Tuesday, June 29, 2021

Bren Simmers, If, When

            About a hundred years after my grandmother Janet was born, I moved to Squamish, BC. Eighteen kilometres north of Britannia, the small logging-turned-tourist town is just an hour’s drive from Vancouver. Real estate agents will tell you forty-five minutes, but that doesn’t account for traffic or for accidents on the curvy section near Lion’s Bay. At the time, Squamish was rebranding itself as an outdoor tourist destination, and tension between ‘old’ and ‘new’ was rising, along with housing prices. Two major developments were also being proposed: a liquefied natural gas plant at the old Woodfibre pulp mill (just across the inlet from Britannia) and a ski hill north of town that butted up against the backcountry of Garibaldi Provincial Park. The community was divided on these issues as it tried to strike a balance between jobs, sustainable growth, and ecosystem health. I worked in an environmental centre; I felt lucky. I spent my days walking forest trails with kids, picking up salmon jawbones, counting bald eagles.
As all this was unfolding, my father told me the story of [great-grandparents] Dinty and Isabella. As I researched my family history, poems began to emerge in their voices. While I never met my great-grandparents, I couldn’t help but see parallels between our lives, a hundred years apart. our need for community, connection. How we relied on wild places to make a living, on forests for recreation, lumber, fuel, and medicine. How environmental legacies outlast lifespans. At some point, what I was writing about Squamish started talking to an older life in Britannia. I began to think about larger cycles of time. This book is the result of that conversation across generations. (“Introduction”)

Given how much I enjoyed her prior collection, I’d been curious about Canadian poet (currently located on Prince Edward Island) Bren Simmers’ latest, If, When (Wolfville NS: Gaspereau Press, 2021). Her third full-length poetry collection, If, When writes on a particular landscape of British Columbia, citing fishing and mining towns, moving through history and family histories, and connecting back to her great-grandparents who had emigrated to the same area from Scotland, a century prior to her own arrival. In certain ways, elements of Simmers’ west coast explorations of industrial work exist as both continuation and counterpoint to similar types of work-writing over the years by Barry McKinnon (pulp/log), Michael Turner (Company Town) or the late Peter Culley [see my obituary for him here]. “Some men stuff cotton,” she writes, to open the poem “WIDOWMAKER,” a poem subtitled “Dinty, 1914,” “in their ears to mute        My great-grandfather / ghosting the margins. / the artillery of drilling rock.”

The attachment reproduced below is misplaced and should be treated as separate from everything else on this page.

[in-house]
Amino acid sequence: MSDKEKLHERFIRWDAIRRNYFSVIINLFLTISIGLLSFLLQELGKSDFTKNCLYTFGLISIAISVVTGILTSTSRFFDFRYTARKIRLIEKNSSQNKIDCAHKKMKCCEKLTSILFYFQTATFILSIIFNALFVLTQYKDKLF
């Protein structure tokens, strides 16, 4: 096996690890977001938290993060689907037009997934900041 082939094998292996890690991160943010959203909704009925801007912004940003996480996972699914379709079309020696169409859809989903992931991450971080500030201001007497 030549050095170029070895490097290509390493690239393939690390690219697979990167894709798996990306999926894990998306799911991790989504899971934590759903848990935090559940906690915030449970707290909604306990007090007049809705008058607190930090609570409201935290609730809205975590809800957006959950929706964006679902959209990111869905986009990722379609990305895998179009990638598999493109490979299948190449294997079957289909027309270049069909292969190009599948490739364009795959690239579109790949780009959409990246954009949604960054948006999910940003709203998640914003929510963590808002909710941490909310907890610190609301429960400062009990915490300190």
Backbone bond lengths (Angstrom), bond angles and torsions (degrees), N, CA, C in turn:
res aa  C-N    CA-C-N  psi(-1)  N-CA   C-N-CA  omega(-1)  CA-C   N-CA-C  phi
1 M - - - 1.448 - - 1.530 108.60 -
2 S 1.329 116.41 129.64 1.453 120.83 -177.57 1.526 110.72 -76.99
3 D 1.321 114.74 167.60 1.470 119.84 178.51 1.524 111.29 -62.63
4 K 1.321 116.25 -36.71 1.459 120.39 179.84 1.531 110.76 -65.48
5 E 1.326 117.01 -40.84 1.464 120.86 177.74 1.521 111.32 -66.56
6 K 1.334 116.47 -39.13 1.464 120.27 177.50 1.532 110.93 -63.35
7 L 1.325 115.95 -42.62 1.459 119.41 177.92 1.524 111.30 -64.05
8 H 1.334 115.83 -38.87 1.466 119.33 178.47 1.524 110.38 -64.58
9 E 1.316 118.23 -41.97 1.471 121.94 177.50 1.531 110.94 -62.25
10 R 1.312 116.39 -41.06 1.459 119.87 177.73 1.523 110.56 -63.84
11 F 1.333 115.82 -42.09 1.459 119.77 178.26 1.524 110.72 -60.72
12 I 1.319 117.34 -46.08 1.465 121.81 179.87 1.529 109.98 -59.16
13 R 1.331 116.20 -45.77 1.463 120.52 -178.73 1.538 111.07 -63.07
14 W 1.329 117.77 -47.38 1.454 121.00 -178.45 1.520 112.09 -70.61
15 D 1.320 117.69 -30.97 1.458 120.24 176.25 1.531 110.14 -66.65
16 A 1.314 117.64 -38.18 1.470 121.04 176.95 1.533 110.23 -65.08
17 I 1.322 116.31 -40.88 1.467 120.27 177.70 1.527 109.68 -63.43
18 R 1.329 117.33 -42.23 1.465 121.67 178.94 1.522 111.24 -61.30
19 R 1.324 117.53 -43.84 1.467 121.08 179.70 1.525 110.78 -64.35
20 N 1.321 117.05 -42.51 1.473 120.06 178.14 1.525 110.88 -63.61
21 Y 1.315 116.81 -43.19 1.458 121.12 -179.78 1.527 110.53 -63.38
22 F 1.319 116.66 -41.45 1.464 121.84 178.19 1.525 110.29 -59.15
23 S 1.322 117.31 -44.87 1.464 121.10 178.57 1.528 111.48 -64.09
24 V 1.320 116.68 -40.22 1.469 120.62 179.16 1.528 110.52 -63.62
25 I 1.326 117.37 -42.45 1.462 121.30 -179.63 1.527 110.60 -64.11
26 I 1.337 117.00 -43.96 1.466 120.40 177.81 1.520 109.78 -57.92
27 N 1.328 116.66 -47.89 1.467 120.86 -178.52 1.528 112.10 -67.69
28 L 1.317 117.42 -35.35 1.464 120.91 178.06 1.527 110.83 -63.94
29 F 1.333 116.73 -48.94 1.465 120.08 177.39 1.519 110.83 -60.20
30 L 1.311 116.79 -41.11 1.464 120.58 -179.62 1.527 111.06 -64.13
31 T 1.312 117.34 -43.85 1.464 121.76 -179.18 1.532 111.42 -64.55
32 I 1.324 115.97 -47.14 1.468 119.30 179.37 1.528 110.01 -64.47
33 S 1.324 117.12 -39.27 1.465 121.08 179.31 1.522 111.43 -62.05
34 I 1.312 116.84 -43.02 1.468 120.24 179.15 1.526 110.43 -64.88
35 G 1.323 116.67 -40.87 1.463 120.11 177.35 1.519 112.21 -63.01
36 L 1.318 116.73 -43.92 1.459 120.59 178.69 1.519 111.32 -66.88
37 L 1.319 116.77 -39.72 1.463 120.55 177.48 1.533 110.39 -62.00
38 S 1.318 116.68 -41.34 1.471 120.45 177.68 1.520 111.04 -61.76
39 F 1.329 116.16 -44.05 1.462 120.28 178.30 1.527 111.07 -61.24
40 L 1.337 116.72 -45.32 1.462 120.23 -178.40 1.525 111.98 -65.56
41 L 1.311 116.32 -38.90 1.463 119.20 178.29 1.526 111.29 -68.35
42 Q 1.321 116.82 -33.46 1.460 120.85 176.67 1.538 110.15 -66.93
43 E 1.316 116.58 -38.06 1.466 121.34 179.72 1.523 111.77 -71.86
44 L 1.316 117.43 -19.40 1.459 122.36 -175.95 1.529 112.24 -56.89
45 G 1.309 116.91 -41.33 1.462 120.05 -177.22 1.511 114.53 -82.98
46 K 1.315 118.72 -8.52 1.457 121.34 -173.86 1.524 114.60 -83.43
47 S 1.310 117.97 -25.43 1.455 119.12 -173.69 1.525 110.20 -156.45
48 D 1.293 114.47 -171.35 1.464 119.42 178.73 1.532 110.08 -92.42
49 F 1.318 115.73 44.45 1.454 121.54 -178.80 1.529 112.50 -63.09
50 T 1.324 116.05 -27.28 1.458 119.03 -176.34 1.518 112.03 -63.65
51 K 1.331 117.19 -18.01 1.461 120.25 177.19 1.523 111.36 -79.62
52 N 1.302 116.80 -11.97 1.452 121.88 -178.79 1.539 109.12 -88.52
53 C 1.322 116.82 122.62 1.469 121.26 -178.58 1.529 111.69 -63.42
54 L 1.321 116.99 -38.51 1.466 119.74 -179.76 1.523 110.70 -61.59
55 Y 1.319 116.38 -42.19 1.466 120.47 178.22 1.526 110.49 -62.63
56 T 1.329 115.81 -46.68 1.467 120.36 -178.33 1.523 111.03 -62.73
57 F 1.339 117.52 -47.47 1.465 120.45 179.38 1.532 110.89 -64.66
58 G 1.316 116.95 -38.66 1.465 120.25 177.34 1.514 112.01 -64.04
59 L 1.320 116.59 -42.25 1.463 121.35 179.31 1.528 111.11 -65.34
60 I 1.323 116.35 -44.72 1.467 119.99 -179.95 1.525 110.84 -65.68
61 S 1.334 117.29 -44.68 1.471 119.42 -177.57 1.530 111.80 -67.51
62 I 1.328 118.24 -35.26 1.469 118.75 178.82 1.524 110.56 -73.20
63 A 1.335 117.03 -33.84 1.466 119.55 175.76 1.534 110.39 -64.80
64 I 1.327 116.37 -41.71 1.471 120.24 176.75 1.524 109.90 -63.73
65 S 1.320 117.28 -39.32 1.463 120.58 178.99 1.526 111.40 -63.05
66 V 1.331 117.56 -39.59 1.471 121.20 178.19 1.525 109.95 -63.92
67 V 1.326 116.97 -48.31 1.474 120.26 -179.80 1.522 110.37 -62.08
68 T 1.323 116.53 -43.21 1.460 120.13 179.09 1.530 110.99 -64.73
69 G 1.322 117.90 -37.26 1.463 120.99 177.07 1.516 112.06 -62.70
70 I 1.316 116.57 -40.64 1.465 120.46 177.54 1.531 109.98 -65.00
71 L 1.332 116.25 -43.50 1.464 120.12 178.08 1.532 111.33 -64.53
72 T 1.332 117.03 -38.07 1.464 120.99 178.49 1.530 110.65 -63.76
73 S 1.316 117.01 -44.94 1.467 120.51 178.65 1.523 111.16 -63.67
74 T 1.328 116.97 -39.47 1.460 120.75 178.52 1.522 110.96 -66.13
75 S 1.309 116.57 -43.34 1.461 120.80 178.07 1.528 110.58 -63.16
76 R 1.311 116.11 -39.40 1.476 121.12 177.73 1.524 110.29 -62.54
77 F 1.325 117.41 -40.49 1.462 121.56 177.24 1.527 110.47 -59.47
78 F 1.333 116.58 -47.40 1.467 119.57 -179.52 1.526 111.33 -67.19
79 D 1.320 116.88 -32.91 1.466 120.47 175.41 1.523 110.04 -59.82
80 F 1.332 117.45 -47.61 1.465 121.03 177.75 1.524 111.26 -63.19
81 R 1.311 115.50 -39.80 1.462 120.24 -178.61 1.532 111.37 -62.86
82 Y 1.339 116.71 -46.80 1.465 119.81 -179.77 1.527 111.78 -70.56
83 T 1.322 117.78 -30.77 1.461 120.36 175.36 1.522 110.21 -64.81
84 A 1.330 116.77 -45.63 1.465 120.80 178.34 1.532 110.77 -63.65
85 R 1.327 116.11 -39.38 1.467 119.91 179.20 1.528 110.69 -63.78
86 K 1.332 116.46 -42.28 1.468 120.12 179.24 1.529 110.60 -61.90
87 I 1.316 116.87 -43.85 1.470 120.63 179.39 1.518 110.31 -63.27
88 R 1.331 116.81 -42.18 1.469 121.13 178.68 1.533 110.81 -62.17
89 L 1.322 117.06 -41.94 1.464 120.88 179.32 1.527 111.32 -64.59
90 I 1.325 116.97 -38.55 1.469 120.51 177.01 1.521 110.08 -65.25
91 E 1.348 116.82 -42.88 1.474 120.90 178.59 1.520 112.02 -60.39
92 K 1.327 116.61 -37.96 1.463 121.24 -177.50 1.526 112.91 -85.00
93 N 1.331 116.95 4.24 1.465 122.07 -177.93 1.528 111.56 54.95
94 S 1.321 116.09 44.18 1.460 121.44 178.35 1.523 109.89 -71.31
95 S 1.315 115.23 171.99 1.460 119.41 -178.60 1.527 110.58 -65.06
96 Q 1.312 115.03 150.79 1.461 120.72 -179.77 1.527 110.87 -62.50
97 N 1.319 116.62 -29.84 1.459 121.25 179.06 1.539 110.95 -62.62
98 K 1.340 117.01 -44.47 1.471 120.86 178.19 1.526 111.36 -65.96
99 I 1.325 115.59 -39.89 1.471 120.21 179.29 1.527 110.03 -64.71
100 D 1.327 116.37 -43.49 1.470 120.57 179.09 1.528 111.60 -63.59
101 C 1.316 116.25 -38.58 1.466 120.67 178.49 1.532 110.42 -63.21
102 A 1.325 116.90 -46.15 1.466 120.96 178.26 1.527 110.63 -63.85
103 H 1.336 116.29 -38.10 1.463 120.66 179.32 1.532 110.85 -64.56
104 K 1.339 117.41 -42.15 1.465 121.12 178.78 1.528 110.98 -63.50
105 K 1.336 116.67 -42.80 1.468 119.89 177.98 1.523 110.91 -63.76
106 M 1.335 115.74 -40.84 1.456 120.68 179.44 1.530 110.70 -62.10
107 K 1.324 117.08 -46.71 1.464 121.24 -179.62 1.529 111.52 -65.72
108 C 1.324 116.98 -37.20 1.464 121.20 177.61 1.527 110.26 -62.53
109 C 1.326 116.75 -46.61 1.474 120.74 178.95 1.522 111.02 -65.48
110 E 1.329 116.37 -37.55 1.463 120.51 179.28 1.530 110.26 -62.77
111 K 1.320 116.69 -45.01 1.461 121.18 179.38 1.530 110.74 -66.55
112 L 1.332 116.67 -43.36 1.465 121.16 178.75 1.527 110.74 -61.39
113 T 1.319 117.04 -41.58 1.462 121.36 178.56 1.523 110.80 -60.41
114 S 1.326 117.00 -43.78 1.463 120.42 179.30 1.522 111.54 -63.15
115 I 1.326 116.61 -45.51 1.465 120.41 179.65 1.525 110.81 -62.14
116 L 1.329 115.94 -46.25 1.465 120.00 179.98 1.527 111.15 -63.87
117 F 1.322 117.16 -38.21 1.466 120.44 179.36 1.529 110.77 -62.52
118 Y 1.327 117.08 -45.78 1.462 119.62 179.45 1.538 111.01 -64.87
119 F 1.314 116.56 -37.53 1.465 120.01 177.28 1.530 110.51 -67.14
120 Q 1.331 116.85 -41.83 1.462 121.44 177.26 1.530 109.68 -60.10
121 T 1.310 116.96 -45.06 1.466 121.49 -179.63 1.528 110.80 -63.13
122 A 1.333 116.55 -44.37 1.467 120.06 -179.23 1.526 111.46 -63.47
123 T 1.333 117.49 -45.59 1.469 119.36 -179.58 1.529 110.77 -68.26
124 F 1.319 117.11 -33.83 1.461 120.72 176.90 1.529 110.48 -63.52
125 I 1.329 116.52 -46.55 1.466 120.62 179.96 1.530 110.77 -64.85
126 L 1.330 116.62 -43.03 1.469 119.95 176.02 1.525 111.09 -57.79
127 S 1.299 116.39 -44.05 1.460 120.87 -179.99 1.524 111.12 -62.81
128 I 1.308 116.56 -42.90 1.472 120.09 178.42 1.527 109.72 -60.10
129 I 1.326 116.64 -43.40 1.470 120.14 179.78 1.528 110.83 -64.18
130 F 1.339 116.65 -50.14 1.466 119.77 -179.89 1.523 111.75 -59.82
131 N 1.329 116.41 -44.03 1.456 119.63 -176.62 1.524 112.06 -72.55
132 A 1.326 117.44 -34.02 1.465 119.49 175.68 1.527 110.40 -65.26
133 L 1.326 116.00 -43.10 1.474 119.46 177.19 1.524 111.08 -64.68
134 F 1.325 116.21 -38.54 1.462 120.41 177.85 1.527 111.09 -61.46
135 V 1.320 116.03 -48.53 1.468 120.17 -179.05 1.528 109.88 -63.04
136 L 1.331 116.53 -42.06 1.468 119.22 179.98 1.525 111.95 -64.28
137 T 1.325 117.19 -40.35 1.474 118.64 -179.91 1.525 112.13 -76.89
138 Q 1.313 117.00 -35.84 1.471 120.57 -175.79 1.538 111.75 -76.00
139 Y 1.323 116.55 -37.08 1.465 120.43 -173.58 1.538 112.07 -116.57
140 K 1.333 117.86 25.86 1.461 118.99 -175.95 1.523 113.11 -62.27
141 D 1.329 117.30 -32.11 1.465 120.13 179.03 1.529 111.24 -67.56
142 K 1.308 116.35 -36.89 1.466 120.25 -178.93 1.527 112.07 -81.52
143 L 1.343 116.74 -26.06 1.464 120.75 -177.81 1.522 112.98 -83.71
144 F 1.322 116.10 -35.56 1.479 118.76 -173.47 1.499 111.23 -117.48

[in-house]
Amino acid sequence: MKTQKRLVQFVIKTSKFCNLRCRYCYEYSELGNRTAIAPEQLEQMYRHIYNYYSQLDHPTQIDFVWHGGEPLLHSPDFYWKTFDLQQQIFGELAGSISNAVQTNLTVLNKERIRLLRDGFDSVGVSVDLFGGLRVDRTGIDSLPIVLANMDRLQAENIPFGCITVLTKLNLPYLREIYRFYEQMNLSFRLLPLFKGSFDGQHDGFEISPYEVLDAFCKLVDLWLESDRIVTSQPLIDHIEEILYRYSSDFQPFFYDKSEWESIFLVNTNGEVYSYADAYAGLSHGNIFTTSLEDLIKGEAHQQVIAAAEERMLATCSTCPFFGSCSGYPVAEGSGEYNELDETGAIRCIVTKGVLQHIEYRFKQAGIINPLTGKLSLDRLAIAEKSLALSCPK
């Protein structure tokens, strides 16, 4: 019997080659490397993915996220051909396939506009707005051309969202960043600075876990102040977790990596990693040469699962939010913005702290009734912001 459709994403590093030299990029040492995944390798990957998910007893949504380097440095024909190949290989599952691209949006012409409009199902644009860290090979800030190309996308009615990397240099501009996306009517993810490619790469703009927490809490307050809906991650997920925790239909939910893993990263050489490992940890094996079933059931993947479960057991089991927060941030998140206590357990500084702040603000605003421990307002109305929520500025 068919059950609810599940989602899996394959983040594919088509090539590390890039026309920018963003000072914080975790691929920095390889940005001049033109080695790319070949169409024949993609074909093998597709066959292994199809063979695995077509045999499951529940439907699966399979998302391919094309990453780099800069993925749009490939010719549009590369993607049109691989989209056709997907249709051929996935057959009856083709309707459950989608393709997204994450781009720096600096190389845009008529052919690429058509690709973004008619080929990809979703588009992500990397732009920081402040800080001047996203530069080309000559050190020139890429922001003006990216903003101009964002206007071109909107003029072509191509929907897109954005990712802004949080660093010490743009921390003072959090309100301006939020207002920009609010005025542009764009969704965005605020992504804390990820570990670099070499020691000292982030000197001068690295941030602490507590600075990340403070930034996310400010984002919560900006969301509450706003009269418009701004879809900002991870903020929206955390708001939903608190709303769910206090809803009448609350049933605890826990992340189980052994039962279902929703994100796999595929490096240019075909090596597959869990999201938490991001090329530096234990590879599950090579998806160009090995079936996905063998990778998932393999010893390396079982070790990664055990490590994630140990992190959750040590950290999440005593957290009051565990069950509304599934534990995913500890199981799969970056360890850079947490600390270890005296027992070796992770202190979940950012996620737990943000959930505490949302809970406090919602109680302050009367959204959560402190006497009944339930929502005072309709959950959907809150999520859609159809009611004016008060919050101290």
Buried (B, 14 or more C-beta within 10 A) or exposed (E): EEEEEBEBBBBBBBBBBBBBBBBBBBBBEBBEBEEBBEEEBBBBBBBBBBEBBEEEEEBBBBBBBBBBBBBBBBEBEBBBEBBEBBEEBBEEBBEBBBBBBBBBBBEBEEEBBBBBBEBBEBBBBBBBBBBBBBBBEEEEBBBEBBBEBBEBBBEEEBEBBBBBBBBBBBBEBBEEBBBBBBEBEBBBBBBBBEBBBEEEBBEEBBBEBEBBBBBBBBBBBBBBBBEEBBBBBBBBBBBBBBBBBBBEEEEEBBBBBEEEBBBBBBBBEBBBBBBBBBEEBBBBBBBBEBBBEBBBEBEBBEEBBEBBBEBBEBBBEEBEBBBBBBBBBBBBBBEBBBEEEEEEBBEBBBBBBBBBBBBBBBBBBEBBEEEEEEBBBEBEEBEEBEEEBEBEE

There is a curious kind of loose call-and-response to these narrative lyrics, the ways in which she moves from contemporary to elements of her great-grandparent’s lives, or the lives of her grandmother Janet, and the husband that eventually abandoned her and her children. As she opens the poem “MY GRANDFATHER WAS,” writing: “A drunk. A charmer. Dead / before we were born. A lumber man, / who bought timber rights, a planer mill / outside Prince George. Loaded / wood onto boxcars. Not spoken of.”


Let’s call this paint chip
4 PM green. Lichen, liverwort.
Moss burgeoning into topo folds

enters ankles, backs of knees, hip
creaks. Call this forest bathing,

a phytochemical car wash:
chamoised by cedar boughs,

scrubbed clean by bottlebrush.
This sprung needle floor

the closest to dance hall,
to church, I’ve found.

High in the canopy, kinglets
ring their tinny bells.

She writes of work and industry, but only as an element of a larger structure of family relation and time, writing her immediate and the echoes of a century distant, and the lives of her great-grandparents through lyric description and short narrative bursts. Simmers’ work-to-date, through the poetry collections Night Gears (Toronto ON: Wolsak and Wynn, 2010) and Hastings-Sunrise (Gibsons BC: Nightwood Editions, 2015) [see my review of such here] and non-fiction Pivot Point (Gaspereau Press, 2019), are very much grounded in geographic and human spaces, writing the land and landscape upon which she exists, and If, When allows for a further consideration, that of the echoes of her own lineage across those same paths. “All his letters ink black by censors.” she writes, as part of the poem “AT LAST,” subtitled “Isabella, 1918,” speculating her great-grandmother’s thoughts at the end of the Great War. “Limbs intact / but his easy laugh? Time enough to reconcile the / men who left with the men who come home. / The men are coming home.”

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